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Gacal v PAL

Facts: Gacal et al. boarded the plane of PAL from Davao, heading
towards Manila. Unknown to them, six MNLF members were also inside
the plane. 10min after take off, they announced a hijack, and forced
the pilot to take them to Sabah. Due to lack of fuel, they had to land at
the Zamboanga Airport, where military personnel were waiting for
them. After a few days, negotiation failed, and battle ensued, where 10
passengers were killed (buti na lang hindi foreigners yung hostage).
Gacal et al. filed the case, but was dismissed by the RTC.
Issue: Whether hijacking or air piracy during martial law is a caso
fortuito which would exempt and aircraft from payment of damages to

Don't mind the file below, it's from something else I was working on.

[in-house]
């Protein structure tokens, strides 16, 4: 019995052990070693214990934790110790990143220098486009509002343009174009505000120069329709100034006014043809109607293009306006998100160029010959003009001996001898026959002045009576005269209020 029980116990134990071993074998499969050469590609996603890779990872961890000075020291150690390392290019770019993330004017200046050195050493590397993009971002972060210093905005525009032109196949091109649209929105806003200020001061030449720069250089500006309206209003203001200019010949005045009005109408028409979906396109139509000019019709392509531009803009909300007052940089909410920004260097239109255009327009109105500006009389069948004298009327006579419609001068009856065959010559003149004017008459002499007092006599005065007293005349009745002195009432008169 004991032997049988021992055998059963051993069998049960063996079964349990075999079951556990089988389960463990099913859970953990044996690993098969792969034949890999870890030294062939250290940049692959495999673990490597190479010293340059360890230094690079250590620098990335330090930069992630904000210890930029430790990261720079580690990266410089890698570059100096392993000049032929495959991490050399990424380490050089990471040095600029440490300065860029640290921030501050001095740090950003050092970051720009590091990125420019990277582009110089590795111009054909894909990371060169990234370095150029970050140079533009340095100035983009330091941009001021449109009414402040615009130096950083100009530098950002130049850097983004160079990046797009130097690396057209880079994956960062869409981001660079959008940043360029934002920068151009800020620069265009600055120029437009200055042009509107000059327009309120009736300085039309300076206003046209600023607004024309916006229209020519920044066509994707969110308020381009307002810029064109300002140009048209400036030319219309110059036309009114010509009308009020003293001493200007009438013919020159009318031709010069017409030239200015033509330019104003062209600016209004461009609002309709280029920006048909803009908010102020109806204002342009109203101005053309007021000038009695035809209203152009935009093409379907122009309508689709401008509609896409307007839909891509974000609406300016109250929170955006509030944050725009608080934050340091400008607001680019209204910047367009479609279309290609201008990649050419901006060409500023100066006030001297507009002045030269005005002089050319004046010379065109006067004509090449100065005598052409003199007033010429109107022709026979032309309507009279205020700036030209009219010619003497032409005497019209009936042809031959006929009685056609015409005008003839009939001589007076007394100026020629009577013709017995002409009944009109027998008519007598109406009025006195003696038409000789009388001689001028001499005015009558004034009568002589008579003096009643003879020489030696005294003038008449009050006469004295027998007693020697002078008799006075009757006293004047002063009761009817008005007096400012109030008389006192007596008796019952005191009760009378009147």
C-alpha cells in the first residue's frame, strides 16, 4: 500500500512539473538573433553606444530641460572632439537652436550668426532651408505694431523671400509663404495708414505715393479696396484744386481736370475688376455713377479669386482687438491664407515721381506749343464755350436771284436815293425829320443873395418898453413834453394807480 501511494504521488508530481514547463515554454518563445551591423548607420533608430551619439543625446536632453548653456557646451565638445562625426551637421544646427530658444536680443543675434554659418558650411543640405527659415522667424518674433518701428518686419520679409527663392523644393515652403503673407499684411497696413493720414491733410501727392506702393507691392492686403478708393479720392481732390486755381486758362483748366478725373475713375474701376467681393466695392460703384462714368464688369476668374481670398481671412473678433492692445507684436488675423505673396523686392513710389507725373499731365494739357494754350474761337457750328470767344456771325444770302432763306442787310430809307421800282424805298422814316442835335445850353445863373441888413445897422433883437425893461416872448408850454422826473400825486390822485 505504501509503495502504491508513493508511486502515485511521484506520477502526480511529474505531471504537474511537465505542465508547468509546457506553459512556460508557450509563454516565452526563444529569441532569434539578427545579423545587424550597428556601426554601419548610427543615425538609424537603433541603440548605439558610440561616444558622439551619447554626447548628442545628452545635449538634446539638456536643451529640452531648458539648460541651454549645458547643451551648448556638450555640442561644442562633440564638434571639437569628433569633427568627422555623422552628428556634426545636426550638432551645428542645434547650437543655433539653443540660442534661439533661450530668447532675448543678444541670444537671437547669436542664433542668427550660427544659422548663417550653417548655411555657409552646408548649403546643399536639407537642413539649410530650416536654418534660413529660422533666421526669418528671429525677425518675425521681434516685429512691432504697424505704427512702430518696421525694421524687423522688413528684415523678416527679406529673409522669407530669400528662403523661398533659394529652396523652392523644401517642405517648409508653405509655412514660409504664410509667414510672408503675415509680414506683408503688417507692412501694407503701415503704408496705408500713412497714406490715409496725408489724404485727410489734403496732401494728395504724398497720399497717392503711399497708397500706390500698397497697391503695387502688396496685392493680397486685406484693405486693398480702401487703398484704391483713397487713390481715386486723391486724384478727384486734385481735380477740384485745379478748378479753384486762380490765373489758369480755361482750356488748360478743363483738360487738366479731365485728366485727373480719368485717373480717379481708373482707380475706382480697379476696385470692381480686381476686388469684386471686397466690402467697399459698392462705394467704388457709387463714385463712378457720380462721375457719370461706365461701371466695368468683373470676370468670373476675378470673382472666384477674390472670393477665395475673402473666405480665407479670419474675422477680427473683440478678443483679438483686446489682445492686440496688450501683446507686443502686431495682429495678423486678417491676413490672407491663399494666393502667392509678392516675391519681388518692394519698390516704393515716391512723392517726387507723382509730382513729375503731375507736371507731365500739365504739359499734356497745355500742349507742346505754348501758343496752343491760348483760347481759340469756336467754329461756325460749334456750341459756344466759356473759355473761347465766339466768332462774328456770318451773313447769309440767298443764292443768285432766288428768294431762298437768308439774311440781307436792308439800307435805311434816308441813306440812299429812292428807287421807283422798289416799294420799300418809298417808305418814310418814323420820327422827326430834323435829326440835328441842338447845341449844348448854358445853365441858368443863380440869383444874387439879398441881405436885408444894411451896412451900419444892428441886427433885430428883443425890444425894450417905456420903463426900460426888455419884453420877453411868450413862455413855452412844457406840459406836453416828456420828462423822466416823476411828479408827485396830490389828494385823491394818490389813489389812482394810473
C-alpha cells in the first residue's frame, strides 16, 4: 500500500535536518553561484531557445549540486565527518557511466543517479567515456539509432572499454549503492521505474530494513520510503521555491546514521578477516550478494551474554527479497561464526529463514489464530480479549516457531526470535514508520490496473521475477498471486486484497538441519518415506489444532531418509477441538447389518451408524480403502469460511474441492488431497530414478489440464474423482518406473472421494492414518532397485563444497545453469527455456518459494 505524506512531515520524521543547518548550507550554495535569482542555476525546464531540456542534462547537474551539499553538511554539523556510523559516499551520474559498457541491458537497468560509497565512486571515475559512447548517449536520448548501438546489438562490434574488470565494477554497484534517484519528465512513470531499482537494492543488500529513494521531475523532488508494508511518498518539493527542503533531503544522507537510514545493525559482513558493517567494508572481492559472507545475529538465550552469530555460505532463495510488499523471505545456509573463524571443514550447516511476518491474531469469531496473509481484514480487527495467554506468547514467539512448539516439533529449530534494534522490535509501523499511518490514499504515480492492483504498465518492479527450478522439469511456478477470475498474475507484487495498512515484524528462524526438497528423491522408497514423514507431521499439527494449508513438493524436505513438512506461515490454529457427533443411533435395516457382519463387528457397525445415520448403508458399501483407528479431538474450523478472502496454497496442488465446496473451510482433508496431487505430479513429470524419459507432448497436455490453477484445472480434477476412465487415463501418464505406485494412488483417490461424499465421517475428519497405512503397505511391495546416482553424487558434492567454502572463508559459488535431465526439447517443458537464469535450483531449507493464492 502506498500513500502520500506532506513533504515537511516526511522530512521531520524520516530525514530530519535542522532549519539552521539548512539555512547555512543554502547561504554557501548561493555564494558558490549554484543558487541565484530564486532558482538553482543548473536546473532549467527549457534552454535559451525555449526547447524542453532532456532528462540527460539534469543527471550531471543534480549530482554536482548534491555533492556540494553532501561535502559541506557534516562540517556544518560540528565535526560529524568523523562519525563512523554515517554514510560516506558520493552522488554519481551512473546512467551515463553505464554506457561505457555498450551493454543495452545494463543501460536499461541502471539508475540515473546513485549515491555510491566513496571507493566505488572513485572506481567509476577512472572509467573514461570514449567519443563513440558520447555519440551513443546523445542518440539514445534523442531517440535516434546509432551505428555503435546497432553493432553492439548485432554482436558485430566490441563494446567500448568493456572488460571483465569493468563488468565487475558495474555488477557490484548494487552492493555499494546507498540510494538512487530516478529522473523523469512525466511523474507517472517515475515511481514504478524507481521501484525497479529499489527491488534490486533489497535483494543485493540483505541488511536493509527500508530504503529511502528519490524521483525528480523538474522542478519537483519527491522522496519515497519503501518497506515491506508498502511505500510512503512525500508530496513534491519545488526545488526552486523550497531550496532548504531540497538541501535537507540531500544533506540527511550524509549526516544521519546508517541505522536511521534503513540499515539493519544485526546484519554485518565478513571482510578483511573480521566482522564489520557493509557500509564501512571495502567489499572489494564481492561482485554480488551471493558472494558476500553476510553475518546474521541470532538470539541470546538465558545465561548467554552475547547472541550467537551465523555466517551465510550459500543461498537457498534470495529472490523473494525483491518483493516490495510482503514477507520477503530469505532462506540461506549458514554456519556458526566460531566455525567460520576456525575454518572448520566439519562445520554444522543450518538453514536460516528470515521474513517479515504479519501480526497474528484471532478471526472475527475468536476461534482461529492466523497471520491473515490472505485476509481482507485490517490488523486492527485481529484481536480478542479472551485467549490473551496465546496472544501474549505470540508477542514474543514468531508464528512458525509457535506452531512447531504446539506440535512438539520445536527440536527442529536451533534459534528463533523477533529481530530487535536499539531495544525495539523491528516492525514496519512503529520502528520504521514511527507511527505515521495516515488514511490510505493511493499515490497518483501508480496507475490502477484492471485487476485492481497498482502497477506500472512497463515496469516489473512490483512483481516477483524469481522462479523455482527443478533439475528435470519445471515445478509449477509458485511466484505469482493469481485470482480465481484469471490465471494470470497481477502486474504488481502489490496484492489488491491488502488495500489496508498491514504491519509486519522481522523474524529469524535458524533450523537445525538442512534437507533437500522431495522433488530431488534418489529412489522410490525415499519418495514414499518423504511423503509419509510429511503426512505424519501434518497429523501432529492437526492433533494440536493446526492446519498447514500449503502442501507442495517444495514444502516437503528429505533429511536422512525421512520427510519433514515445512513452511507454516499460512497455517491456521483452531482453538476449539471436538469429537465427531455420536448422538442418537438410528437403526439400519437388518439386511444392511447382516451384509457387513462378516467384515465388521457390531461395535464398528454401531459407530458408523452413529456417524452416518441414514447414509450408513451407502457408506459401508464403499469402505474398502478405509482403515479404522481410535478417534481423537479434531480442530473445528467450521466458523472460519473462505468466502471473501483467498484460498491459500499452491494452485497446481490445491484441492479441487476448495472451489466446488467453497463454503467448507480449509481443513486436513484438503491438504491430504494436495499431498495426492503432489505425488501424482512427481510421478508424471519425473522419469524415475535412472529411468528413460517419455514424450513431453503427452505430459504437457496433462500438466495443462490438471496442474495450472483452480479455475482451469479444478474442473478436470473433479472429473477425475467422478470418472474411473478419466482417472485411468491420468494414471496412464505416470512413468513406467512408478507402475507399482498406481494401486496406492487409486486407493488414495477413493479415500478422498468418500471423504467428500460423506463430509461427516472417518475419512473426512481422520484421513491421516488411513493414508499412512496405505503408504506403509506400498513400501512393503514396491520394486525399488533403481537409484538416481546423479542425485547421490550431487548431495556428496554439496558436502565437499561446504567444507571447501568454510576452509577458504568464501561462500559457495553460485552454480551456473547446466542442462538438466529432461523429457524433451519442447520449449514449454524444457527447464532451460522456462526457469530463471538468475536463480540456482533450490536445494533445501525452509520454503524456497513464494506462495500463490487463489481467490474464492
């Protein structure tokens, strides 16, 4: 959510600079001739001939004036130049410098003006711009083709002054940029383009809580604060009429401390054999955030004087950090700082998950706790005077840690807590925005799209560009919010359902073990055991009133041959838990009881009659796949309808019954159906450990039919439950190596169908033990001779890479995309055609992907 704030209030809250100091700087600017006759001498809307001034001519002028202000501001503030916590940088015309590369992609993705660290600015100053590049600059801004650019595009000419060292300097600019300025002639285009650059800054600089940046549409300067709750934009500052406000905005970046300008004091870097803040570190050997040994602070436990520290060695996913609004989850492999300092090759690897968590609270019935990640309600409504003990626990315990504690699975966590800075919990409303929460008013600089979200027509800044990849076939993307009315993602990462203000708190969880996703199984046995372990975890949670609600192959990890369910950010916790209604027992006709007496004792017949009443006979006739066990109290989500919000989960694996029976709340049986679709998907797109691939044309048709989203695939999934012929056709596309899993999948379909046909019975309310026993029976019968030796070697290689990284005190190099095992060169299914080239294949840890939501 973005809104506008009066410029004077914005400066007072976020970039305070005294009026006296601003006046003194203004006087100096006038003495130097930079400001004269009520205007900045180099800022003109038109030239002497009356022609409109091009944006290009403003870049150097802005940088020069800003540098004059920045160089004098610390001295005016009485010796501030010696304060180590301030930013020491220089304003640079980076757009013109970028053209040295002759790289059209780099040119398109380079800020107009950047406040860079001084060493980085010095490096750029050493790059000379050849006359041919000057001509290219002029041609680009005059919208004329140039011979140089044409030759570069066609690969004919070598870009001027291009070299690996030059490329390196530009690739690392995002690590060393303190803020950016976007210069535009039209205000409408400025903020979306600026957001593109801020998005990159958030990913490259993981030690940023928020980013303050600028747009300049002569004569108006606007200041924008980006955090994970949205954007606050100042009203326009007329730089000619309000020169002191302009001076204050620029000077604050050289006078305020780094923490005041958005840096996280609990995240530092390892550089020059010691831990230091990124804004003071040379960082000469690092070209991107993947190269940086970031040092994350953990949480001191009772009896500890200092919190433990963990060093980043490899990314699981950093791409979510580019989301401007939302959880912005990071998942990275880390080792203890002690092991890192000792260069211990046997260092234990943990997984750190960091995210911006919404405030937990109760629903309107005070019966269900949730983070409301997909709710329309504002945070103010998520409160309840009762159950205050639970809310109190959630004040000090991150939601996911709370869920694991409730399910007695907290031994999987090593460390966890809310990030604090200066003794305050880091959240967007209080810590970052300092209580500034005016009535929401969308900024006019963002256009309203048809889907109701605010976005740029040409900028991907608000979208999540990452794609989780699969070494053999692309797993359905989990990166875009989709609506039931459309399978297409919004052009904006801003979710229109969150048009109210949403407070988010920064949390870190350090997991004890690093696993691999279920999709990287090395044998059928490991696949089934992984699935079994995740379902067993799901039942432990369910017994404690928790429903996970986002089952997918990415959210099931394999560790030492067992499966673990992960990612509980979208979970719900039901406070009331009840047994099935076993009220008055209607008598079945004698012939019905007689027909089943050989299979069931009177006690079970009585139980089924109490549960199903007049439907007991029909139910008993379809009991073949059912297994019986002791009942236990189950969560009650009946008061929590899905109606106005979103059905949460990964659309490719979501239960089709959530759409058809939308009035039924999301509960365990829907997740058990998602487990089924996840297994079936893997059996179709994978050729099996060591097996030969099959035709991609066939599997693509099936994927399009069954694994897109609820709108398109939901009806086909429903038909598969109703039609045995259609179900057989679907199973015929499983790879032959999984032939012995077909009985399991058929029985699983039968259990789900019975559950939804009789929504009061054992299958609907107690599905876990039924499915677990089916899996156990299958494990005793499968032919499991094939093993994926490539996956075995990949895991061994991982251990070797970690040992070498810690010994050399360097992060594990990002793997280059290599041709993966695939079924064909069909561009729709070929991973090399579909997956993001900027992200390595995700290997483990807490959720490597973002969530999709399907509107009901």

its passengers whose lives were put in jeopardy and whose personal
belongings were lost during the incident (Bernas style of issue)
Ruling: Yes it is a case of force majeure. There are four elements of a
force majeure: 1. The cause of the breach of the obligation must be
independent of the human will
2. The event must be either unforeseeable or unavoidable
3. The event must be such as to render it impossible for the debtor to
fulfill his obligation in a normal manner
4. The debtor must be free from any participation in, or aggravation of
the injury to the creditor
The first element, the failure to transport was due to the hijacking done
by the MNLF. The second element, although foreseeable, it was due to
the military take over of the airport during martial law that made it
impossible for PAL to perform its obligations (of frisking and checking
the baggage of the passengers). The third element, the hijacking
rendered the obligation impossible (doy!). The fourth element was
supposedly satisfied, according to the case. Thus, PAL is exempted
from the payment of damages to its passengers.